A View on Ukrainian Cinema from Hollywood

The New Pathway continues to cover Ukrainian cinema. Ukrainian cinema has been quite scarce in the past 20 plus years, but in the last couple of years there have been new movies and a spike of interest in them both in Ukraine and in the Diaspora. The launch in early March of this year of the Lira movie theater in Kyiv, which screens only Ukrainian movies, shows that this new trend is strengthening.

To get a more professional view of Ukrainian cinematography, we turned to Hollywood and interviewed Peter Borisow, the President of Hollywood Trident Foundation. This organization helps Ukrainians obtain greater visibility in the global media and entertainment. Mr. Borisow is also the President of Media Finance Management, a consulting firm which specializes in estimating the financial viability of movies.

NP: What is the history of the Hollywood Trident Foundation?

PB: There are very eminent and prominent Ukrainians in the film industry and in Hollywood going back to the inception of the industry. The Hollywood Trident Foundation itself is currently being reorganized. Jack Palance (born Walter Palahniuk) was the pillar of it and the inception of it, and, as you know, Jack passed away so we’re going through a bit of a reorganization. But we’re out there and we are getting some good things done I think.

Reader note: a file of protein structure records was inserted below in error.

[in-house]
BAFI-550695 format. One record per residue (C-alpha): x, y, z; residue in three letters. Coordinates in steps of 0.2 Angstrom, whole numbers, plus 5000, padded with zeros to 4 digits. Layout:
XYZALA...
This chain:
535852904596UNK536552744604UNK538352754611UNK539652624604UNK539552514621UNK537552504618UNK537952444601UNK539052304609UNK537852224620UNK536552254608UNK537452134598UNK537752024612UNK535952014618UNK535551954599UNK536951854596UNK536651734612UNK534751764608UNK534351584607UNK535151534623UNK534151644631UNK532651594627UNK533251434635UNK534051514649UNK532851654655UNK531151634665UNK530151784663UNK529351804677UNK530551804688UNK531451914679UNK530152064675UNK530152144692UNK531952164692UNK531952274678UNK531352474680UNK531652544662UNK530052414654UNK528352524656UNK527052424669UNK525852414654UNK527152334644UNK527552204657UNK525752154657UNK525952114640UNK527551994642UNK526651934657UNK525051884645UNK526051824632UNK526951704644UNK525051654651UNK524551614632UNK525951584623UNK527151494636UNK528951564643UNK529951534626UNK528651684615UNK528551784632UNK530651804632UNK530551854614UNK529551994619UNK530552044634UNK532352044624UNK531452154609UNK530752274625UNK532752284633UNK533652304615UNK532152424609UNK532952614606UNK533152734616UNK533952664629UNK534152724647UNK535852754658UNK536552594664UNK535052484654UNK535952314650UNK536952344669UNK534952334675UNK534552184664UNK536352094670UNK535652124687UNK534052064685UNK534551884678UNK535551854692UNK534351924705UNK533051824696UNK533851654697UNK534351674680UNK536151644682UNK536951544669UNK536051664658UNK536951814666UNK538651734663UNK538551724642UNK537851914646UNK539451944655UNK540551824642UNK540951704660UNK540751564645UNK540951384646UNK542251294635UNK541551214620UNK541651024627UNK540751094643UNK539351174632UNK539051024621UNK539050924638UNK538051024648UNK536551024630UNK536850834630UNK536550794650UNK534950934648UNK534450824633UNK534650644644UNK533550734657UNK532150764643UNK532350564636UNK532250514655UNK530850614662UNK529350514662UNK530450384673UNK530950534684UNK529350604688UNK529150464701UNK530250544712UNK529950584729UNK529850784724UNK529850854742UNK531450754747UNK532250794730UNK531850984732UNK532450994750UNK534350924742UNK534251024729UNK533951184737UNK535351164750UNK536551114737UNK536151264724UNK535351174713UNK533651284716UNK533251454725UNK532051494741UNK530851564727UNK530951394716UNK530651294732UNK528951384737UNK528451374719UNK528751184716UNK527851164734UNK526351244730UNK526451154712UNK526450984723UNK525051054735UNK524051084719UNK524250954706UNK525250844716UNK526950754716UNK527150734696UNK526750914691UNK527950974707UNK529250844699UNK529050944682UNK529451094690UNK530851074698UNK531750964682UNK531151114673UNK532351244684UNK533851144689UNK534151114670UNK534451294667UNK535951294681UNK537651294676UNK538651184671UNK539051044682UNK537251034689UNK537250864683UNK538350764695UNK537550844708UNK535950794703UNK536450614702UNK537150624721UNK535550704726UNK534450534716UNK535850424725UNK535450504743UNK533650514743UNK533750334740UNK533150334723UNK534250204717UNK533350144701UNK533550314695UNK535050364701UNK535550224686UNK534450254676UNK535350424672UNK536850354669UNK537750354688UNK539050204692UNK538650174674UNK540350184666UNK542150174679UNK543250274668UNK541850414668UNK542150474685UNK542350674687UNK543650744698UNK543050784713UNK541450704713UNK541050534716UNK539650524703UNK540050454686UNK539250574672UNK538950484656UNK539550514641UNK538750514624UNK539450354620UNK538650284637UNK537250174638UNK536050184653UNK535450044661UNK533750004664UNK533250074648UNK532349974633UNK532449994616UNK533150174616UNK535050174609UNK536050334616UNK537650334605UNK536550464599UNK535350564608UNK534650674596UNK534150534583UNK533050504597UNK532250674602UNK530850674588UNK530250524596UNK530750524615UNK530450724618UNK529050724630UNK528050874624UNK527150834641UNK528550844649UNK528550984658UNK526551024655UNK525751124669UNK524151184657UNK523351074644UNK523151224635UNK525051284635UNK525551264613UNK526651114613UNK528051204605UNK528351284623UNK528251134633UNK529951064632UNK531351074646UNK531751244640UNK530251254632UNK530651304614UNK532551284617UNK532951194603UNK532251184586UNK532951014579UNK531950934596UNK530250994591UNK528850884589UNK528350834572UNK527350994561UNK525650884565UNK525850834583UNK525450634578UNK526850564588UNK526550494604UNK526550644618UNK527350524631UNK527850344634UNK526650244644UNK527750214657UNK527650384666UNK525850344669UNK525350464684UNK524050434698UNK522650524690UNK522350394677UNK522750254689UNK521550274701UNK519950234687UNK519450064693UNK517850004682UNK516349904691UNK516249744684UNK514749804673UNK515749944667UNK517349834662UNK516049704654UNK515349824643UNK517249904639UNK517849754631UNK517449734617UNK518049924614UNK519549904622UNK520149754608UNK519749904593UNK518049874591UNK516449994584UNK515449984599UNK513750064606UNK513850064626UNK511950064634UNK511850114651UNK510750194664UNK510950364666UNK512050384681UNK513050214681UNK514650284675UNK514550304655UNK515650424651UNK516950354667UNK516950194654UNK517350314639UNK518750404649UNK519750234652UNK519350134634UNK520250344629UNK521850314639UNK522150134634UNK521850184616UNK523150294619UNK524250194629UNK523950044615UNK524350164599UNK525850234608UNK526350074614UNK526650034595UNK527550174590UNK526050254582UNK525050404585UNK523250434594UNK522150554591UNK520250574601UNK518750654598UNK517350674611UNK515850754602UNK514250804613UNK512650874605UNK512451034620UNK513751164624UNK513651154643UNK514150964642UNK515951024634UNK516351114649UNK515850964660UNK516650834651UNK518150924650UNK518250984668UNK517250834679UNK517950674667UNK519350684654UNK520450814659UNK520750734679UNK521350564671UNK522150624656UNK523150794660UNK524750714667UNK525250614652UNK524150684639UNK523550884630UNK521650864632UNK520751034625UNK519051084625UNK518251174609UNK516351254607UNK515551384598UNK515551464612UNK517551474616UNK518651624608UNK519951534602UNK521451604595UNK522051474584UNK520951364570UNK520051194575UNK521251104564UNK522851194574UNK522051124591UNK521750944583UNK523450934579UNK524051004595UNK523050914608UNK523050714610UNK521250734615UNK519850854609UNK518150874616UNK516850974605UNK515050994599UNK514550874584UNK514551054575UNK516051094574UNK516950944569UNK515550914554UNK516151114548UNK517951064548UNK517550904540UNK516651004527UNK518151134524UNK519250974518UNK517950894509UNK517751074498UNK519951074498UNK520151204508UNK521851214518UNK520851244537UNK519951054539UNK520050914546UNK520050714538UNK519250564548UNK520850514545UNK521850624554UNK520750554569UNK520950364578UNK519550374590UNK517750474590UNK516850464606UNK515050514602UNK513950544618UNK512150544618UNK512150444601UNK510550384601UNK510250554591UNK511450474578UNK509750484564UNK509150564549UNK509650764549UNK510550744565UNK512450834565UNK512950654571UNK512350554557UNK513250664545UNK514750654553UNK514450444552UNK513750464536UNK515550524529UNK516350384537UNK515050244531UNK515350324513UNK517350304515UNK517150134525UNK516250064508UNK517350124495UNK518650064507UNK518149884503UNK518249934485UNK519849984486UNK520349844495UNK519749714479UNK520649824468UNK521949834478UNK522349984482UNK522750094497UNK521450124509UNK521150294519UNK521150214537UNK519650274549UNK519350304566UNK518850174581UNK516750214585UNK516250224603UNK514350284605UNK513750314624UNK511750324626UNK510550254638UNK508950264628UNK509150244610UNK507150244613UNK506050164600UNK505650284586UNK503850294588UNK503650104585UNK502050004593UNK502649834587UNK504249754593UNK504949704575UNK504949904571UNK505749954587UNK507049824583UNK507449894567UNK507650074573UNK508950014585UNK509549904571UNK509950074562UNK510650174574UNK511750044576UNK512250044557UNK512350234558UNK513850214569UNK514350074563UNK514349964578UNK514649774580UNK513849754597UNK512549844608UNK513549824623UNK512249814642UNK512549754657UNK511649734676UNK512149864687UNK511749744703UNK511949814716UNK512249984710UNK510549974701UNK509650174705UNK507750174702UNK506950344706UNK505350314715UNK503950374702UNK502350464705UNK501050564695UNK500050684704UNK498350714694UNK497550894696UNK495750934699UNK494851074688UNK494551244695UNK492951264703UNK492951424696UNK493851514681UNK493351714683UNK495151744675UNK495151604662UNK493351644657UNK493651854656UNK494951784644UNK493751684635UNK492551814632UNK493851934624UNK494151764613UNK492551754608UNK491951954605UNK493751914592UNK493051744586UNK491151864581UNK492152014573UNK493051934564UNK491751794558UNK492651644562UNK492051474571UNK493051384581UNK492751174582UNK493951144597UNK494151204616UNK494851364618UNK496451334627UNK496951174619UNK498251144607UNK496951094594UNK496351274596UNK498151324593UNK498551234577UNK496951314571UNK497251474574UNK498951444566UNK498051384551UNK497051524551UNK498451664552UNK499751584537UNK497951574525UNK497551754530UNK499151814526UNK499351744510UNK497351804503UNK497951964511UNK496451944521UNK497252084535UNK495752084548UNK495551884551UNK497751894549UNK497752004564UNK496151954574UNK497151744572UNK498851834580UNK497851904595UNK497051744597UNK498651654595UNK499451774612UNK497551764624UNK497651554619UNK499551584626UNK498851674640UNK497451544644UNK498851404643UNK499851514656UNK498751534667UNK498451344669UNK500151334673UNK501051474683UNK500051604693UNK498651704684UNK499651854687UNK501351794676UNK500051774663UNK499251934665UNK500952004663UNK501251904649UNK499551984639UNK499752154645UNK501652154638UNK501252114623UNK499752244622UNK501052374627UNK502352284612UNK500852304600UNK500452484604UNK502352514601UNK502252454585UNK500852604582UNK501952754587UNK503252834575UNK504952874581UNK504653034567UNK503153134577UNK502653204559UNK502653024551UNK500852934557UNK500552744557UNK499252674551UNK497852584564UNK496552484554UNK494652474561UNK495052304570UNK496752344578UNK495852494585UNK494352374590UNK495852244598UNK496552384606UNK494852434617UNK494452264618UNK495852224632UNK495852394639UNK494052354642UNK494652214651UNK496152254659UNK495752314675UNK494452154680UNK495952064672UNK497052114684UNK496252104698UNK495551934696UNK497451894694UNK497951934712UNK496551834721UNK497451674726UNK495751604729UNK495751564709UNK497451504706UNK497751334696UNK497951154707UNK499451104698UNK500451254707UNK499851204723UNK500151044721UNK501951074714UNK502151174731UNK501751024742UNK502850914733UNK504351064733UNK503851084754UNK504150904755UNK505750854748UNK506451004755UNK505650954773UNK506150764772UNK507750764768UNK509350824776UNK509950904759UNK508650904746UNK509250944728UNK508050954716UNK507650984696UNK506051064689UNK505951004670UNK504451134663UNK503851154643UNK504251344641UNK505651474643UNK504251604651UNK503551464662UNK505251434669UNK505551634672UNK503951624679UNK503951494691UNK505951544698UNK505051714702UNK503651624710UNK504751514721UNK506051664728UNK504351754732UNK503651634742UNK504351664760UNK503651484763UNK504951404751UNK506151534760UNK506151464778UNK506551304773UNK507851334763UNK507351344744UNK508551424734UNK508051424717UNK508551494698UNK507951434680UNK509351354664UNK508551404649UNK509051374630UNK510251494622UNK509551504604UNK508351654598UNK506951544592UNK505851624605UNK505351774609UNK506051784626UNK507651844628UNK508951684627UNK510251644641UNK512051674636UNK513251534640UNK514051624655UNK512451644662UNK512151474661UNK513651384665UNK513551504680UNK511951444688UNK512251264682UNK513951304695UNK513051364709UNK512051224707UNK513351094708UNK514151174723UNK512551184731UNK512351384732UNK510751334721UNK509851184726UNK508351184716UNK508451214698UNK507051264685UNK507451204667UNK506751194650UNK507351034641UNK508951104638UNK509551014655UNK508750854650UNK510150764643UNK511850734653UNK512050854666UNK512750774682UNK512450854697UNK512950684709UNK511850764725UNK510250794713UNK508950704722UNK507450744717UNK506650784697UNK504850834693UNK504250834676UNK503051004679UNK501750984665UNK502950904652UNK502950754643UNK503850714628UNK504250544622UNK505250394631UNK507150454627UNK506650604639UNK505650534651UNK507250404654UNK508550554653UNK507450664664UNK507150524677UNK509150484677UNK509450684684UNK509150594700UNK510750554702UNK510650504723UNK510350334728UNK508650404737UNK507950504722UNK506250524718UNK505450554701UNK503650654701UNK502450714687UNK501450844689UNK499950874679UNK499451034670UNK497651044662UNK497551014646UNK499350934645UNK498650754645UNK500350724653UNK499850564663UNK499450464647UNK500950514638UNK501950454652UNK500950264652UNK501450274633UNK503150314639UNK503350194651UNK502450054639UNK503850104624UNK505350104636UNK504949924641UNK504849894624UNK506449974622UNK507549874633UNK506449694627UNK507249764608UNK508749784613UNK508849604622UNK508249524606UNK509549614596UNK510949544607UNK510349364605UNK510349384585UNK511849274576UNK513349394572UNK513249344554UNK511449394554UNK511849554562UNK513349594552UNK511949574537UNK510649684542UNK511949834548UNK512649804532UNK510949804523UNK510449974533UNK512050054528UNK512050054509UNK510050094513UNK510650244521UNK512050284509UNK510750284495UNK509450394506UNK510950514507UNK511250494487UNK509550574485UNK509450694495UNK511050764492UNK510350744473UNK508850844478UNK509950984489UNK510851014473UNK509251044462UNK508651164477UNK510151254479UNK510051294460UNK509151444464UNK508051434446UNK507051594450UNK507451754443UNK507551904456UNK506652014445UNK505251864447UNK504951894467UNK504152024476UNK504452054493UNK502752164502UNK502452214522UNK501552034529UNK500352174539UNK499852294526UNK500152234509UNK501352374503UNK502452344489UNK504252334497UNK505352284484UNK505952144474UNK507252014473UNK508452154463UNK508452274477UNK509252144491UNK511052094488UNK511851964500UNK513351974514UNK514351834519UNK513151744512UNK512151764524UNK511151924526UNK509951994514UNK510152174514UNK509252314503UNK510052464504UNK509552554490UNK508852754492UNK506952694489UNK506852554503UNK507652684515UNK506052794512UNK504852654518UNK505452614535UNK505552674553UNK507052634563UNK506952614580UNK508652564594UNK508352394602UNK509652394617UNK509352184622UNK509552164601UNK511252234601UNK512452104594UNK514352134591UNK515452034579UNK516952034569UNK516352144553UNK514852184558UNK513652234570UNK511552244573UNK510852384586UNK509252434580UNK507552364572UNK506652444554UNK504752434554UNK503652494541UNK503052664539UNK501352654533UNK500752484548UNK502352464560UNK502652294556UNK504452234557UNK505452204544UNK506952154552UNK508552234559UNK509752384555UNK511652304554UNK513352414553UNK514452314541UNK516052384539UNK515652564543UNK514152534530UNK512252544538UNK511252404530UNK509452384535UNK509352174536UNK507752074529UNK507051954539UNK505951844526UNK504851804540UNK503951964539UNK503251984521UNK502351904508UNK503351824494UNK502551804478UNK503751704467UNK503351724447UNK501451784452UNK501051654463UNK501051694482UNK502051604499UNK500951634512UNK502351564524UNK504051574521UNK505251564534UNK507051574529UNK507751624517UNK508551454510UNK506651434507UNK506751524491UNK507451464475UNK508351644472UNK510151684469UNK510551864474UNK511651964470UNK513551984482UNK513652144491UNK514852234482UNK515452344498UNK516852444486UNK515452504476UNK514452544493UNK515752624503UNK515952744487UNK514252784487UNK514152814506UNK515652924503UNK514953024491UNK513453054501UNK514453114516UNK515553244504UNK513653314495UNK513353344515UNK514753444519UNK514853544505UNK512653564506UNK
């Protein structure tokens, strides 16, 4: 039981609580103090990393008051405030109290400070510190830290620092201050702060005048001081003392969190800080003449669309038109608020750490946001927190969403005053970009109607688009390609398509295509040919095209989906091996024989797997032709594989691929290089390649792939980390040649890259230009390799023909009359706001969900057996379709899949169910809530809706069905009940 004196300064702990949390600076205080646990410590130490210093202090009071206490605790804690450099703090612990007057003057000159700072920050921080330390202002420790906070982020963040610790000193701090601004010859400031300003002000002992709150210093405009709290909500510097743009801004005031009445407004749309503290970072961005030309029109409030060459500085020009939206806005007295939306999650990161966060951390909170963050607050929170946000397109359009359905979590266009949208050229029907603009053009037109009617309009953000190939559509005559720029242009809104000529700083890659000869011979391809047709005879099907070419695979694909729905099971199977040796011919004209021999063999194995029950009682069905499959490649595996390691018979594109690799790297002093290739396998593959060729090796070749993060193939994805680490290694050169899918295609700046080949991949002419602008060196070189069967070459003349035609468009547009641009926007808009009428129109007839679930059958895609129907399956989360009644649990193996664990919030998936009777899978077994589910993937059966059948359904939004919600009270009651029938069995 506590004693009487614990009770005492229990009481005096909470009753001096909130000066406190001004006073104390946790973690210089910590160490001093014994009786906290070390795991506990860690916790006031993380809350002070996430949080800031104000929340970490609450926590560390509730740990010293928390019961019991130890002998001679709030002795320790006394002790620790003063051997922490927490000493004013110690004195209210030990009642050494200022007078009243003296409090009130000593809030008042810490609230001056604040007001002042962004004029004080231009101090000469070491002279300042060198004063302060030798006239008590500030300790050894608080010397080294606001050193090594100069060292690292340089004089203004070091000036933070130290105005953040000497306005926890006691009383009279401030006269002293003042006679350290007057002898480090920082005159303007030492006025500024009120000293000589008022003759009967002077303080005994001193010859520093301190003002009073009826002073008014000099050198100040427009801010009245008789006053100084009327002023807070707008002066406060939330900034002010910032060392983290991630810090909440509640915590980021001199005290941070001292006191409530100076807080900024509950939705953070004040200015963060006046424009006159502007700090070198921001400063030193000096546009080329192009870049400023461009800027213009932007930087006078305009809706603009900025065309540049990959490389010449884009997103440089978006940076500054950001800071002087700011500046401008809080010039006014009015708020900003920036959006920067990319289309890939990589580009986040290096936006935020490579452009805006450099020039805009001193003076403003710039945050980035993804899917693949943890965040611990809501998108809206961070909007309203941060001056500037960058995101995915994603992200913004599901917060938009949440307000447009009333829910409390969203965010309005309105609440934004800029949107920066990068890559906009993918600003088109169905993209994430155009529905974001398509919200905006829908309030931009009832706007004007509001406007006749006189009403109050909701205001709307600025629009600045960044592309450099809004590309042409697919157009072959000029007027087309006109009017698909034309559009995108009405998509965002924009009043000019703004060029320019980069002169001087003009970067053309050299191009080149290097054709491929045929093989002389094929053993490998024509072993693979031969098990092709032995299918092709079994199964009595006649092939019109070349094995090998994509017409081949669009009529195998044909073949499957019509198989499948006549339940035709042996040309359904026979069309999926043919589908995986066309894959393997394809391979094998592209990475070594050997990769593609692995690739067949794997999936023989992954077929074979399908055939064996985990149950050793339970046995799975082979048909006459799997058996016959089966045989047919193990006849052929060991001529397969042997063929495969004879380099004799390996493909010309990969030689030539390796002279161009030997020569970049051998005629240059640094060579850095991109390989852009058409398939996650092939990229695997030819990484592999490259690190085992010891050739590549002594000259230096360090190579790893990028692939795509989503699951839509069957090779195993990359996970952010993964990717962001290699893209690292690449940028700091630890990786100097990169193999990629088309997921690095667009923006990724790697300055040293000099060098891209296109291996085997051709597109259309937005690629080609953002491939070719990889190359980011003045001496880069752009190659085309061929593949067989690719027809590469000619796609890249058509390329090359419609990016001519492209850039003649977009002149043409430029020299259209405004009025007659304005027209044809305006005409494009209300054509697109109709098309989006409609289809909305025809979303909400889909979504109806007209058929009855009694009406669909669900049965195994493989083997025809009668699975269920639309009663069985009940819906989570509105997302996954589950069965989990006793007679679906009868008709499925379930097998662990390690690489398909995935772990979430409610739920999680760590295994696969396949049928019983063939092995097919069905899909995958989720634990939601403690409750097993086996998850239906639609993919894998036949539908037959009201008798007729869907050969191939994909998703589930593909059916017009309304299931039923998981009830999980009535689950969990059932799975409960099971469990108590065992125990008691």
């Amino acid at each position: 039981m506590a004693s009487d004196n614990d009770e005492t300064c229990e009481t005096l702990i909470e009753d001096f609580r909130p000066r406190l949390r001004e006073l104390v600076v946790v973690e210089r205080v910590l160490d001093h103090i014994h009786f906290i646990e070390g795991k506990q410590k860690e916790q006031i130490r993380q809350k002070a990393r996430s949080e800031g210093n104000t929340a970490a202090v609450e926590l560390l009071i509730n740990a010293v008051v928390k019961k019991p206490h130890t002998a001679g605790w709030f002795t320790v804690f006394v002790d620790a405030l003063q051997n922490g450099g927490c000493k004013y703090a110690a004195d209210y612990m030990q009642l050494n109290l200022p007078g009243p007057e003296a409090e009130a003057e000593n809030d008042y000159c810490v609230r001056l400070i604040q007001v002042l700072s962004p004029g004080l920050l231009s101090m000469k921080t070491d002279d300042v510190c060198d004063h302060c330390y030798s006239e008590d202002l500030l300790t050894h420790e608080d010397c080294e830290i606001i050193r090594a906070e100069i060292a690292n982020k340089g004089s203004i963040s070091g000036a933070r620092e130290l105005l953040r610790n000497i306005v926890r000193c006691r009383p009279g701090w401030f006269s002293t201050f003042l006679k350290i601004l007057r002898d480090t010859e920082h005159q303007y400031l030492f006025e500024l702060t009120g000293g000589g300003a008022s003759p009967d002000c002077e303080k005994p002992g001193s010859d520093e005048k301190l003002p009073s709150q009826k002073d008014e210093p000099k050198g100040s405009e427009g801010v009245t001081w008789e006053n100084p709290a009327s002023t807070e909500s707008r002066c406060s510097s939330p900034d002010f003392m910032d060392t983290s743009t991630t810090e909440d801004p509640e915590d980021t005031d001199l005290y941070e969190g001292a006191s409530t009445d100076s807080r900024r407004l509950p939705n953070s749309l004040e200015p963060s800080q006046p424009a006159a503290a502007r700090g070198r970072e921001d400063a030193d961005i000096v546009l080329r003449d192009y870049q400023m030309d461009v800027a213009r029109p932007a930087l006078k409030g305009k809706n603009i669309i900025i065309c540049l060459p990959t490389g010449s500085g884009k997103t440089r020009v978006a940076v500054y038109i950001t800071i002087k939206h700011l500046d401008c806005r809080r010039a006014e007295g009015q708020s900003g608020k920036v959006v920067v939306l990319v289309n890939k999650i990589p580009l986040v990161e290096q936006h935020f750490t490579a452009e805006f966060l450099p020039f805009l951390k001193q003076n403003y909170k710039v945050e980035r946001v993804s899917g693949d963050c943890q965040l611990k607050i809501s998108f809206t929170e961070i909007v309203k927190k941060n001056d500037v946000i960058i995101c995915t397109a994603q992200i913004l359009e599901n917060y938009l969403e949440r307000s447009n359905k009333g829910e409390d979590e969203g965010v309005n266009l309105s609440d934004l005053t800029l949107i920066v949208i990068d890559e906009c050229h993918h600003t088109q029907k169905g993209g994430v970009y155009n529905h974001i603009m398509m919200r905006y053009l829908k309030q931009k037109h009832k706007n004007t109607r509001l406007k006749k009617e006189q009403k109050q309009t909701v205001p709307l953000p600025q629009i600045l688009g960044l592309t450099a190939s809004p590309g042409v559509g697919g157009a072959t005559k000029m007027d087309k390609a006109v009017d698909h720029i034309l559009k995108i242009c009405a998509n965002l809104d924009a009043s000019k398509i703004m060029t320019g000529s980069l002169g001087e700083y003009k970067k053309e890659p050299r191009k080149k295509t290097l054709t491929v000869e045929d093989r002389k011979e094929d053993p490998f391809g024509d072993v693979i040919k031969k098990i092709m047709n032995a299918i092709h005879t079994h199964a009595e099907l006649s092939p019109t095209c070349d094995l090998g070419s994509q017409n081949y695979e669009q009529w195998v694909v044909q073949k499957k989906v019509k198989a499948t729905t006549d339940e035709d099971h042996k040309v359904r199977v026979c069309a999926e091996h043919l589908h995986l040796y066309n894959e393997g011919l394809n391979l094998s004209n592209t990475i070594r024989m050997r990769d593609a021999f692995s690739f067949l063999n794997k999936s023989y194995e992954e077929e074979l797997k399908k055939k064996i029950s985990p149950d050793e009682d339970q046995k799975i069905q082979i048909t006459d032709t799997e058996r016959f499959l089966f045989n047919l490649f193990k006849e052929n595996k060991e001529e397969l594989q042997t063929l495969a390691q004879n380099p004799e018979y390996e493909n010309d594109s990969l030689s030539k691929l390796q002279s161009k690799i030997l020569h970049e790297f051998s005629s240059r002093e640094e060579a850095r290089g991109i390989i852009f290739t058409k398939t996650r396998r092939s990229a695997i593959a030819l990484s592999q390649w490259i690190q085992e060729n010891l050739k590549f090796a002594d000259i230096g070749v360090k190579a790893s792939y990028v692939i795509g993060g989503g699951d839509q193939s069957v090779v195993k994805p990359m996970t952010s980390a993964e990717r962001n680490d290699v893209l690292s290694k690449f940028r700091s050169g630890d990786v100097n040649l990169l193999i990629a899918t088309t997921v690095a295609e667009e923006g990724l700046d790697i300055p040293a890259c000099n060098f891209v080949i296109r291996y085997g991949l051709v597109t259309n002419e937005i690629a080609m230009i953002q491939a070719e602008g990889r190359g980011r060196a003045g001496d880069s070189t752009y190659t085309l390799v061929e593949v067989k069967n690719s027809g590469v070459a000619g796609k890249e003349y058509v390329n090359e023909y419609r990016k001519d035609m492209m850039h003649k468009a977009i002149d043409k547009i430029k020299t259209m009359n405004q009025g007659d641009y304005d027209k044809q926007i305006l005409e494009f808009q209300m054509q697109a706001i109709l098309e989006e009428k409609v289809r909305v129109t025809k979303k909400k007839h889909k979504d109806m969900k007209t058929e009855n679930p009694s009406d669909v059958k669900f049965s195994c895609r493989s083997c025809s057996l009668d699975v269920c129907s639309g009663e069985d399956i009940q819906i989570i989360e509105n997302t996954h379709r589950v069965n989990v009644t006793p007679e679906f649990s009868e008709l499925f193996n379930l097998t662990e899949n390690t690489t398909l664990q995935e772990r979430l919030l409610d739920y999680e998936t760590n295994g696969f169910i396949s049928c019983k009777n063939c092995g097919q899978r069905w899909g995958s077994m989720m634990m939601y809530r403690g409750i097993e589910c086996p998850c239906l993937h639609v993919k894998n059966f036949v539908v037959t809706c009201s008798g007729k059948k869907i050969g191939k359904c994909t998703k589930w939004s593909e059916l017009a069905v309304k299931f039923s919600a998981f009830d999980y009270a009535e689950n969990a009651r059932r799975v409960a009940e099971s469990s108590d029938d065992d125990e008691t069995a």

NP: Which Hollywood actors are the most aware of their Ukrainian roots?

PB: Mila Jovovic is aware. Katheryn Winnick, the star of the Vikings series, is probably the most prominent Ukrainian actress at this point. She’s not only a great Ukrainian, she’s also a wonderful actress. I think her star is rising rapidly and we are all very proud of her, she’s done a great job on the screen and off.